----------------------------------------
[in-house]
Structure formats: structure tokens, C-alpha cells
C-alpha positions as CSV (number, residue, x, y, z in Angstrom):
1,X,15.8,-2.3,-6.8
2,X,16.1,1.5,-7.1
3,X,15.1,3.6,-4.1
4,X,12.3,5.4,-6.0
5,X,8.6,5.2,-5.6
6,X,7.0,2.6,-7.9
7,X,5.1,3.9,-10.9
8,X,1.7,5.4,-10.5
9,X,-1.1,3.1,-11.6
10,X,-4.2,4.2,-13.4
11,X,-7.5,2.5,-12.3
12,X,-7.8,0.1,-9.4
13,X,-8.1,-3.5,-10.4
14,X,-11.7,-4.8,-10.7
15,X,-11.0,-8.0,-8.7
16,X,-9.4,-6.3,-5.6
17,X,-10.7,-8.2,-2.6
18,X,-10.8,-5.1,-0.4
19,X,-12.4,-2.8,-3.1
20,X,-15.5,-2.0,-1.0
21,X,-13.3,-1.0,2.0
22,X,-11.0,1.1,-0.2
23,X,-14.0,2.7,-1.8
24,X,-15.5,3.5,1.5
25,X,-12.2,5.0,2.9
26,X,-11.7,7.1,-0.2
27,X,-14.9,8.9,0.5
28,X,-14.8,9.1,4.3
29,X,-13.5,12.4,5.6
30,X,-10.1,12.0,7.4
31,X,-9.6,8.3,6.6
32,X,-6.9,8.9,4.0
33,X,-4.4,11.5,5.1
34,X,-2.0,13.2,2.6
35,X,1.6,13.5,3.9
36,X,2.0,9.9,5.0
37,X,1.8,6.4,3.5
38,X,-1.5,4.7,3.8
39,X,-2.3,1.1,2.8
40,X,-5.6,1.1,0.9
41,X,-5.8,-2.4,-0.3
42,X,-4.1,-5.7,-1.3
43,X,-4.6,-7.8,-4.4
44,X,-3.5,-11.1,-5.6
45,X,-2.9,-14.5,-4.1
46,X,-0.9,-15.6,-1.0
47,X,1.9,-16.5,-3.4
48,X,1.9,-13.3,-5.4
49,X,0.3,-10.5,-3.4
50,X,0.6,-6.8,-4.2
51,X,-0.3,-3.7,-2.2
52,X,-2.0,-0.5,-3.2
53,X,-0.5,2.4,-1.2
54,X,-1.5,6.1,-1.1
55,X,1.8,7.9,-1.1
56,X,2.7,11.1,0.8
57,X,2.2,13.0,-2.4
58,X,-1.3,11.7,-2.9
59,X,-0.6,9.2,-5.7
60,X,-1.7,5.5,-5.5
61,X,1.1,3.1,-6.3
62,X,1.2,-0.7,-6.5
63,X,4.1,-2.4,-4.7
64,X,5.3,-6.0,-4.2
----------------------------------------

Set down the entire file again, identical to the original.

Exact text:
[in-house]
Structure formats: structure tokens, C-alpha cells
C-alpha positions as CSV (number, residue, x, y, z in Angstrom):
1,X,15.8,-2.3,-6.8
2,X,16.1,1.5,-7.1
3,X,15.1,3.6,-4.1
4,X,12.3,5.4,-6.0
5,X,8.6,5.2,-5.6
6,X,7.0,2.6,-7.9
7,X,5.1,3.9,-10.9
8,X,1.7,5.4,-10.5
9,X,-1.1,3.1,-11.6
10,X,-4.2,4.2,-13.4
11,X,-7.5,2.5,-12.3
12,X,-7.8,0.1,-9.4
13,X,-8.1,-3.5,-10.4
14,X,-11.7,-4.8,-10.7
15,X,-11.0,-8.0,-8.7
16,X,-9.4,-6.3,-5.6
17,X,-10.7,-8.2,-2.6
18,X,-10.8,-5.1,-0.4
19,X,-12.4,-2.8,-3.1
20,X,-15.5,-2.0,-1.0
21,X,-13.3,-1.0,2.0
22,X,-11.0,1.1,-0.2
23,X,-14.0,2.7,-1.8
24,X,-15.5,3.5,1.5
25,X,-12.2,5.0,2.9
26,X,-11.7,7.1,-0.2
27,X,-14.9,8.9,0.5
28,X,-14.8,9.1,4.3
29,X,-13.5,12.4,5.6
30,X,-10.1,12.0,7.4
31,X,-9.6,8.3,6.6
32,X,-6.9,8.9,4.0
33,X,-4.4,11.5,5.1
34,X,-2.0,13.2,2.6
35,X,1.6,13.5,3.9
36,X,2.0,9.9,5.0
37,X,1.8,6.4,3.5
38,X,-1.5,4.7,3.8
39,X,-2.3,1.1,2.8
40,X,-5.6,1.1,0.9
41,X,-5.8,-2.4,-0.3
42,X,-4.1,-5.7,-1.3
43,X,-4.6,-7.8,-4.4
44,X,-3.5,-11.1,-5.6
45,X,-2.9,-14.5,-4.1
46,X,-0.9,-15.6,-1.0
47,X,1.9,-16.5,-3.4
48,X,1.9,-13.3,-5.4
49,X,0.3,-10.5,-3.4
50,X,0.6,-6.8,-4.2
51,X,-0.3,-3.7,-2.2
52,X,-2.0,-0.5,-3.2
53,X,-0.5,2.4,-1.2
54,X,-1.5,6.1,-1.1
55,X,1.8,7.9,-1.1
56,X,2.7,11.1,0.8
57,X,2.2,13.0,-2.4
58,X,-1.3,11.7,-2.9
59,X,-0.6,9.2,-5.7
60,X,-1.7,5.5,-5.5
61,X,1.1,3.1,-6.3
62,X,1.2,-0.7,-6.5
63,X,4.1,-2.4,-4.7
64,X,5.3,-6.0,-4.2